Andor Launches Revolution DSD2 Laser-Scanning Confocal Module

24 Jun 2014
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Andor Technology Ltd., an Oxford Instruments company and a world leader in scientific imaging and spectroscopy solutions, has announced the launch of the DSD2, the very latest confocal in their Revolution series. The Revolution DSD2 is a compact, laser-free confocal module that can be fitted to most fluorescence microscopes, old and new. This second generation of the DSD makes significant improvements to what was already a successful product, placing it firmly as an alternative option to laser scanning confocals for routine confocal imaging. With the addition of Andor sCMOS camera technology it delivers a large field of view and high dynamic range for stunning image quality. As DSD2 uses a broadband white light source instead of lasers it can image any fluor by selection of filters and is extremely cost-effective to purchase and maintain.

Tested with a number of different microscopes, including the novel combination with fluorescence macroscopes and stereomicroscopes, the Revolution DSD2 produces high contrast, high quality 3D images every time. Now with three confocal settings, the DSD2 provides complete flexibility for use across the full magnification range, making it ideal for fields such as developmental biology, neuroscience, embryology, and plant biology. The DSD2 handles fixed samples with ease, and is also very capable of imaging robust live cell and embryo specimens.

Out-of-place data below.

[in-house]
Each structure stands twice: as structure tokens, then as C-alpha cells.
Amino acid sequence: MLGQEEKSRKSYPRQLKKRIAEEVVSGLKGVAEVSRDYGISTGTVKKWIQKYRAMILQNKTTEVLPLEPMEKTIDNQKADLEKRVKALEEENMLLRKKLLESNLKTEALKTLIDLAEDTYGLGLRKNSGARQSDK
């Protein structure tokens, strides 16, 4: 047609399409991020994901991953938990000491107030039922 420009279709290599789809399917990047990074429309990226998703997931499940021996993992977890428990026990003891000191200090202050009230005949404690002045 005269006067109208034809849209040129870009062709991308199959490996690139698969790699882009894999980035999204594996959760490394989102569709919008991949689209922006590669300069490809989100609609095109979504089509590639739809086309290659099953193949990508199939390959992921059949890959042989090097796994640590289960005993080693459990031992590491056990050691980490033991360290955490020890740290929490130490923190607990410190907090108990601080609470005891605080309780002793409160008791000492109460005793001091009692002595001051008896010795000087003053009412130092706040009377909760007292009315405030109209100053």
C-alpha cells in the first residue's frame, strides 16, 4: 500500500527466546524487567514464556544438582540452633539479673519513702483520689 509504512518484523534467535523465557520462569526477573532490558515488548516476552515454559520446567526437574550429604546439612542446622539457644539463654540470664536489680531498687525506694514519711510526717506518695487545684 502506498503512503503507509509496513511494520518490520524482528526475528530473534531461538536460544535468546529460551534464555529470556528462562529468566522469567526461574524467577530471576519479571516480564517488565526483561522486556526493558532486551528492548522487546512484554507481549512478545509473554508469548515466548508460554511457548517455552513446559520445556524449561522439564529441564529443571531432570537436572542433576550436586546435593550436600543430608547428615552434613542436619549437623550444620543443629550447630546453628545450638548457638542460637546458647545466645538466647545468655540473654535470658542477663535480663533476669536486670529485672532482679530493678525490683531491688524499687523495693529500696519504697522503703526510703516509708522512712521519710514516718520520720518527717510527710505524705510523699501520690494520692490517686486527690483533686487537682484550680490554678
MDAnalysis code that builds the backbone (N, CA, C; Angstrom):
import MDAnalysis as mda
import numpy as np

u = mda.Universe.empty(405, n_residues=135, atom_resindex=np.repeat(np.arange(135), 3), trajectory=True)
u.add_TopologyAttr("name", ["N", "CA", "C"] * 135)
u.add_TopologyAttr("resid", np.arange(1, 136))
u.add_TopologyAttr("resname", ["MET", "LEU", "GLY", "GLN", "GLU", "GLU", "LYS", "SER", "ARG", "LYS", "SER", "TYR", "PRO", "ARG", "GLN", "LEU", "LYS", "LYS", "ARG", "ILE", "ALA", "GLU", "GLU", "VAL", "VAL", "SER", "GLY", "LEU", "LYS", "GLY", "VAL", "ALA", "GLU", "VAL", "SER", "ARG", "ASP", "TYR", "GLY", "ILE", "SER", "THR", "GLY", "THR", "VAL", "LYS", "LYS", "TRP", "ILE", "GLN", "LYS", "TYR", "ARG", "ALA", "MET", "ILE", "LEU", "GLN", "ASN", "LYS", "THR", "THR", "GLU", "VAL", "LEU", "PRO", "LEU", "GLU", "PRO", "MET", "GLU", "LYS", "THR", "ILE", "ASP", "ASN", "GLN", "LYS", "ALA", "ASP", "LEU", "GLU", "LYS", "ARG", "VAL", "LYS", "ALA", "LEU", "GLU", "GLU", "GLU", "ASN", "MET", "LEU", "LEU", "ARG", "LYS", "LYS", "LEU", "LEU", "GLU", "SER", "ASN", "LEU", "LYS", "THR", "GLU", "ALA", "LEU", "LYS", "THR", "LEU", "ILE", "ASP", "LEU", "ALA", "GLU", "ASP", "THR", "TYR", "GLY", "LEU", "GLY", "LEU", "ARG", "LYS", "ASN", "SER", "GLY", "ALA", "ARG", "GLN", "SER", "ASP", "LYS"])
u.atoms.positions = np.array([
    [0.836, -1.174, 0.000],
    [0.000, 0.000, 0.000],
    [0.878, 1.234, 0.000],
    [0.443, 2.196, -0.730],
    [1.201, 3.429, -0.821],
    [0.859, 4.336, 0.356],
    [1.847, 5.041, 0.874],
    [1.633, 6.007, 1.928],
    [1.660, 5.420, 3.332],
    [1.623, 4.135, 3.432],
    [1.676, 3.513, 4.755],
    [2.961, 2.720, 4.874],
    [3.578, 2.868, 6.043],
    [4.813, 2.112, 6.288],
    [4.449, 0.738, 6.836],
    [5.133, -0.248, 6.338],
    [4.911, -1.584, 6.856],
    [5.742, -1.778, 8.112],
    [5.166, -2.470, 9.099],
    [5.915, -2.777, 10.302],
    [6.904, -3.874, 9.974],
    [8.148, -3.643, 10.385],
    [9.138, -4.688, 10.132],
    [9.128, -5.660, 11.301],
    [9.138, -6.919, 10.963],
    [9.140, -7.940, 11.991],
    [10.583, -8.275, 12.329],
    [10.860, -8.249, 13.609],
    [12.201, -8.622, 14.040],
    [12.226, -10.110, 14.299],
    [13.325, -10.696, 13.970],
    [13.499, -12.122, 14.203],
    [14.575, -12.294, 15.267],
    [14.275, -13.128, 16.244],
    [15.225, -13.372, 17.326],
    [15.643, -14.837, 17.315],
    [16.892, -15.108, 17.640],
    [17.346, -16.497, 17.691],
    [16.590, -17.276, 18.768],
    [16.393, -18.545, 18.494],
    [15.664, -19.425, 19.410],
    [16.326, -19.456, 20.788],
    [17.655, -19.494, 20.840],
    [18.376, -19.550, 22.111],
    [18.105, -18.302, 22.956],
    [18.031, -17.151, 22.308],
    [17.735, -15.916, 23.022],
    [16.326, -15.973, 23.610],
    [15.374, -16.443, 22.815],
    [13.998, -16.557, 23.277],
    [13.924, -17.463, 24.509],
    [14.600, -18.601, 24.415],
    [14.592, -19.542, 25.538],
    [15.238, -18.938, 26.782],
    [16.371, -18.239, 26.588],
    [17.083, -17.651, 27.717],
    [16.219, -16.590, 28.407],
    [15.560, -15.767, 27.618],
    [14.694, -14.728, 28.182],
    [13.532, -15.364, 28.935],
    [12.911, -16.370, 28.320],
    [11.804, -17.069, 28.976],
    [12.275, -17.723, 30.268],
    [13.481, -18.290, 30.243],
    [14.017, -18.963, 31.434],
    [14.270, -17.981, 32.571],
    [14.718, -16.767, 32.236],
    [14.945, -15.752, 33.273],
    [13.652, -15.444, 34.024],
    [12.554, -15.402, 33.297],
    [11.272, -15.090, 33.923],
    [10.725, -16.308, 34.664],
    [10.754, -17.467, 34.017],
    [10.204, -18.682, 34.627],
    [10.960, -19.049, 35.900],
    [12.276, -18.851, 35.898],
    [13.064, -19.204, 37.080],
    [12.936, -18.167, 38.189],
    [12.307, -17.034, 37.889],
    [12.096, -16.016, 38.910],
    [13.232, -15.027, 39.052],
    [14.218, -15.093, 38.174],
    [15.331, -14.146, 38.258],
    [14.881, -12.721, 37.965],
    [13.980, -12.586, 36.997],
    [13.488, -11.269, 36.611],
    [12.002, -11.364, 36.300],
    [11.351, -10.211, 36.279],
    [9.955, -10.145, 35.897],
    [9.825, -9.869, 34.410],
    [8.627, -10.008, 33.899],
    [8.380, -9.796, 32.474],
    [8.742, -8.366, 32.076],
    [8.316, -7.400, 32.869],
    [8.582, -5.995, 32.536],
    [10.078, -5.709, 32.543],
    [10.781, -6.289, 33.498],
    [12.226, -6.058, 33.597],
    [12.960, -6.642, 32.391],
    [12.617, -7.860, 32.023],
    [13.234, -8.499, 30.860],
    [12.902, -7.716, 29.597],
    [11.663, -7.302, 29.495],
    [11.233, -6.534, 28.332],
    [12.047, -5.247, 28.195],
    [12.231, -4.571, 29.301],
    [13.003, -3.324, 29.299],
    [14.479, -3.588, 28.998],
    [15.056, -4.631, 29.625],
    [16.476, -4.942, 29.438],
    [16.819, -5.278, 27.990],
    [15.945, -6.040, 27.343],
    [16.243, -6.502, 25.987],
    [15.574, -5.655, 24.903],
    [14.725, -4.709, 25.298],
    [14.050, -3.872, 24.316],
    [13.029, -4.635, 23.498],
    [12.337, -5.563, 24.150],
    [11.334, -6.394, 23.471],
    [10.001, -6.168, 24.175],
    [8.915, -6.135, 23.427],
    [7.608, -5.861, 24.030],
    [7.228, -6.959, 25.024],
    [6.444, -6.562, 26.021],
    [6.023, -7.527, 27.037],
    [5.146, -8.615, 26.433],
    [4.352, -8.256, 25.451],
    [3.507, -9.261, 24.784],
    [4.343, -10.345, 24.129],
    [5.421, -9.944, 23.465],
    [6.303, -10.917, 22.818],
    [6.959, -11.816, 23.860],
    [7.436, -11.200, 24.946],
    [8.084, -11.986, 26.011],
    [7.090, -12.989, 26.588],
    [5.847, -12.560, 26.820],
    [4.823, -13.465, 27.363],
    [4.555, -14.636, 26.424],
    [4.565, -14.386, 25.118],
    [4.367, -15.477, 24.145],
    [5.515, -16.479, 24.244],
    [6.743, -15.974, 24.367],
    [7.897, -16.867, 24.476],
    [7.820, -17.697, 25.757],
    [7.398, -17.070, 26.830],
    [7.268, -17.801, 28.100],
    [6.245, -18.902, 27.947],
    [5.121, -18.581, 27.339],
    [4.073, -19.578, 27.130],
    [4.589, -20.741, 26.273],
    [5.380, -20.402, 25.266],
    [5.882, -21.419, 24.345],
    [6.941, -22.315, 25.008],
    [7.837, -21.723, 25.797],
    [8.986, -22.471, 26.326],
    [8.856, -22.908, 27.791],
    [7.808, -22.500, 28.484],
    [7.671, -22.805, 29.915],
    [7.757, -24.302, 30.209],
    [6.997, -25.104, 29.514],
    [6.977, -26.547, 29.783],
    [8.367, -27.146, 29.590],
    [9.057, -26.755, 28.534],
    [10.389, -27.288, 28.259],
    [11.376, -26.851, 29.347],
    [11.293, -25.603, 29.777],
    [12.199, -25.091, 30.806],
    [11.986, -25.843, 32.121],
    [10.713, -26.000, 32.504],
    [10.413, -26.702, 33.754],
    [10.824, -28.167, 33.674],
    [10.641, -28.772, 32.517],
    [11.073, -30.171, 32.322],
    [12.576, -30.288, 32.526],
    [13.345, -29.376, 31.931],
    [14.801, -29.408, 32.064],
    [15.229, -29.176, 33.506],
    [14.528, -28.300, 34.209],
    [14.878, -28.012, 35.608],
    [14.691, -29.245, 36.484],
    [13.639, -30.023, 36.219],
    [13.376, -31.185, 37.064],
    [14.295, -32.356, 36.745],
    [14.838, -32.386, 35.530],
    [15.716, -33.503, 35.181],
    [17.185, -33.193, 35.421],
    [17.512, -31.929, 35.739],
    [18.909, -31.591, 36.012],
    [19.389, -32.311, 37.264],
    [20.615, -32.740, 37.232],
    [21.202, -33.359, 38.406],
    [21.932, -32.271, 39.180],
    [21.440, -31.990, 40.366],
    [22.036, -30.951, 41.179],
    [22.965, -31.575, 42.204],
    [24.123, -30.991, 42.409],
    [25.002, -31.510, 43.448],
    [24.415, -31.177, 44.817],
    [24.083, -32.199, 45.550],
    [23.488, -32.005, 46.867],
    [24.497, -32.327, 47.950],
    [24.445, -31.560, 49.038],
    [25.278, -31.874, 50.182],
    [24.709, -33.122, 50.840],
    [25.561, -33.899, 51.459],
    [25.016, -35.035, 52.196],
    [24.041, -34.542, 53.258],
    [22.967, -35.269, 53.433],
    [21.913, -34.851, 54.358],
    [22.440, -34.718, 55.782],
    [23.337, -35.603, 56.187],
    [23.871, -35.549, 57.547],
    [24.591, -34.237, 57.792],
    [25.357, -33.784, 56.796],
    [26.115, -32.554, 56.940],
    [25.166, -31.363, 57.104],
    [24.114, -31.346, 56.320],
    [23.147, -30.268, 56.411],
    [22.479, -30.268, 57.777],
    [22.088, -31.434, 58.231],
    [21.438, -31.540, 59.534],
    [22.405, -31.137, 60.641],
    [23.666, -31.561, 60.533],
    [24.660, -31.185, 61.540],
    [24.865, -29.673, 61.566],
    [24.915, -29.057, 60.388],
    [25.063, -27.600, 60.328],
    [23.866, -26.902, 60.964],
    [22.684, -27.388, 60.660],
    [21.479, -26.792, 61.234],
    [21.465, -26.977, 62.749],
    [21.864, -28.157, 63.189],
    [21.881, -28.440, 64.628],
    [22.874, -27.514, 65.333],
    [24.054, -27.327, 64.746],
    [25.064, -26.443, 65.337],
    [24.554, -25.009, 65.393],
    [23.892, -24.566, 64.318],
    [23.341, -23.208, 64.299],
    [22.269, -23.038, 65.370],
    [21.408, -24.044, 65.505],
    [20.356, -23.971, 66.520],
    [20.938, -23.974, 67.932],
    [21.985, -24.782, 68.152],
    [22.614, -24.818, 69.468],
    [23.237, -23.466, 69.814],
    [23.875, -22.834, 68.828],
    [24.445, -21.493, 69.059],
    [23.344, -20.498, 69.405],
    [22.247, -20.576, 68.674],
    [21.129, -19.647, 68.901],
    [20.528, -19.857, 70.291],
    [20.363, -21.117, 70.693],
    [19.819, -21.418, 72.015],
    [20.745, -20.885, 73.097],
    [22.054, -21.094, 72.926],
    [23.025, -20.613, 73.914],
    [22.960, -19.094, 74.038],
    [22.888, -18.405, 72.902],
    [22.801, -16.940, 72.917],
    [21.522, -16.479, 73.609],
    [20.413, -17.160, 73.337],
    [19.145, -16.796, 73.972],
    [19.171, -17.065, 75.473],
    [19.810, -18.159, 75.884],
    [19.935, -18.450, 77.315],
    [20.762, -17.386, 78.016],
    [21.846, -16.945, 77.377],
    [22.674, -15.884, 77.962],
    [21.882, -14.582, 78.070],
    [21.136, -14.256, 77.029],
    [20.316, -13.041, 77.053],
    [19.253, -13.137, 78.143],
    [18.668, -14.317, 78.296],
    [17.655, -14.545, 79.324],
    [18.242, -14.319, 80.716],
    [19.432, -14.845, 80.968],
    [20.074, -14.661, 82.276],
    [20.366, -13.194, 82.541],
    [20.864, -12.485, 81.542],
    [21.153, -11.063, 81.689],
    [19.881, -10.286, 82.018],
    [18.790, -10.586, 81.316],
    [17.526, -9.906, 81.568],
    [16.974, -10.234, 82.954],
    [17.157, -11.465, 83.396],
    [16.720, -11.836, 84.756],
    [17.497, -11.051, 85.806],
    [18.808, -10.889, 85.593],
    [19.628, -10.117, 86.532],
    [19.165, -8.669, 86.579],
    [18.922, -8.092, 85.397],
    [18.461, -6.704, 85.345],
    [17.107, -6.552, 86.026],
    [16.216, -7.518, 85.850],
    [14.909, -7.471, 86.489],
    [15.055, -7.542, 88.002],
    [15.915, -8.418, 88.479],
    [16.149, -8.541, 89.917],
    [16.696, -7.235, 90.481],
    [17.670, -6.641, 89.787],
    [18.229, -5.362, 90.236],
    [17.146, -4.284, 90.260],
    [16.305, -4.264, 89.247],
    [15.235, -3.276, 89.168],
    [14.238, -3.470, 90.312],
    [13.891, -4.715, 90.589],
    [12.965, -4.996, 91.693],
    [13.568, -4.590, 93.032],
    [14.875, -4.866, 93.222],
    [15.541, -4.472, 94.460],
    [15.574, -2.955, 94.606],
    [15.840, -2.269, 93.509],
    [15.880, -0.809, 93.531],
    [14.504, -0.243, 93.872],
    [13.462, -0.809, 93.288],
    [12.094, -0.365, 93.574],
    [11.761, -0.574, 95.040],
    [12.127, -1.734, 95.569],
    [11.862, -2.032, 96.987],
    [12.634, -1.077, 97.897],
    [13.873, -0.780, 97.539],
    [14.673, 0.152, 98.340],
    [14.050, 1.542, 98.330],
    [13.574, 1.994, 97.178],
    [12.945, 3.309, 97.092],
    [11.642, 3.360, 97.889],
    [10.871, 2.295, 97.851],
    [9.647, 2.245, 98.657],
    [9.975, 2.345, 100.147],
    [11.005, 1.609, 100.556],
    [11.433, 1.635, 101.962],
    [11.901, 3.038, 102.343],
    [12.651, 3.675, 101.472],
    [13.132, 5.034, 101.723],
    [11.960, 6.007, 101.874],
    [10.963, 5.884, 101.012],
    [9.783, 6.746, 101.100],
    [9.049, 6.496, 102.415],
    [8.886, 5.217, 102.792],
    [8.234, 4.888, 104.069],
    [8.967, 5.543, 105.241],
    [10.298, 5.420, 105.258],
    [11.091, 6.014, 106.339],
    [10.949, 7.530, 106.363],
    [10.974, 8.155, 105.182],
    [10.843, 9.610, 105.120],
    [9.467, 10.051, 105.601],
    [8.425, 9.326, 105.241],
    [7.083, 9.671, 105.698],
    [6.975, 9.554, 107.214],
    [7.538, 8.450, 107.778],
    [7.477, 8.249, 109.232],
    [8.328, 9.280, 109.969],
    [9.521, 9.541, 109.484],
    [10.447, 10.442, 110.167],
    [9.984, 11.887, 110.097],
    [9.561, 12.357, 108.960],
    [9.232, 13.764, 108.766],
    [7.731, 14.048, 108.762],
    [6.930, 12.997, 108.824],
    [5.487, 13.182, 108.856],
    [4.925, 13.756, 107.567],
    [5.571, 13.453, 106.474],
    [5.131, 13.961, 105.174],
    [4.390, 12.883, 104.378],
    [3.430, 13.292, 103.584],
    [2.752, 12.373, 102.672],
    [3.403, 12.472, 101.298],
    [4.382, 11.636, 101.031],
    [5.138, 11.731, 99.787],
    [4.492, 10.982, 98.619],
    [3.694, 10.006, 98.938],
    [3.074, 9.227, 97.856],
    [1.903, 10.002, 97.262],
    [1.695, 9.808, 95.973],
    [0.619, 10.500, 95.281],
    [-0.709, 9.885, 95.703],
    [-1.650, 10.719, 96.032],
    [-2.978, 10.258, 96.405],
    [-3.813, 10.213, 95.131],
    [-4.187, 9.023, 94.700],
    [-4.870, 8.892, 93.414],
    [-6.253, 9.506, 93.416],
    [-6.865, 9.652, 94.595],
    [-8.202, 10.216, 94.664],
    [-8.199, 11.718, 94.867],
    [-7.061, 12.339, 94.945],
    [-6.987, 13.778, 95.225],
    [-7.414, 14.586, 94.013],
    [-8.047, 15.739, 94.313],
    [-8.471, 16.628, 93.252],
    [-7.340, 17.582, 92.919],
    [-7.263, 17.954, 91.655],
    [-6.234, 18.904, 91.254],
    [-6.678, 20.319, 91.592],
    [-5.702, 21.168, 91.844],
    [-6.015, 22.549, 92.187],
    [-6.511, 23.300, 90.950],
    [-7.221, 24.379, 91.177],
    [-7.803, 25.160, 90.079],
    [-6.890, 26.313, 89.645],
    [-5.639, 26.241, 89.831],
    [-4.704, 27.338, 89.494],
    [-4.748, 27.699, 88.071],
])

Dr Geraint Wilde, Product Specialist for Microscopy Systems at Andor Technology, says "We are really excited about the future with the DSD2. Our early experience already has users telling us that the performance is as good as, if not better than, the laser scanning confocal systems they use, and at a fraction of the cost. This product will appealing to those who would like to add a confocal to an existing microscope in their lab, allowing them to avoid the expense of core facility charges and the hassle of booking around other users. It will also interest those wishing to replace ageing point scanning. However, most significant is the impact on productivity. Being camera based, the DSD2 captures large, high resolution images around 10 times faster than laser scanning technology, so the researcher is able to work through sample sets quicker, and obtain results sooner."

Image: Drosophila Melanogaster at stage 10. Courtesy of Helane Jambor, MPI Dresden

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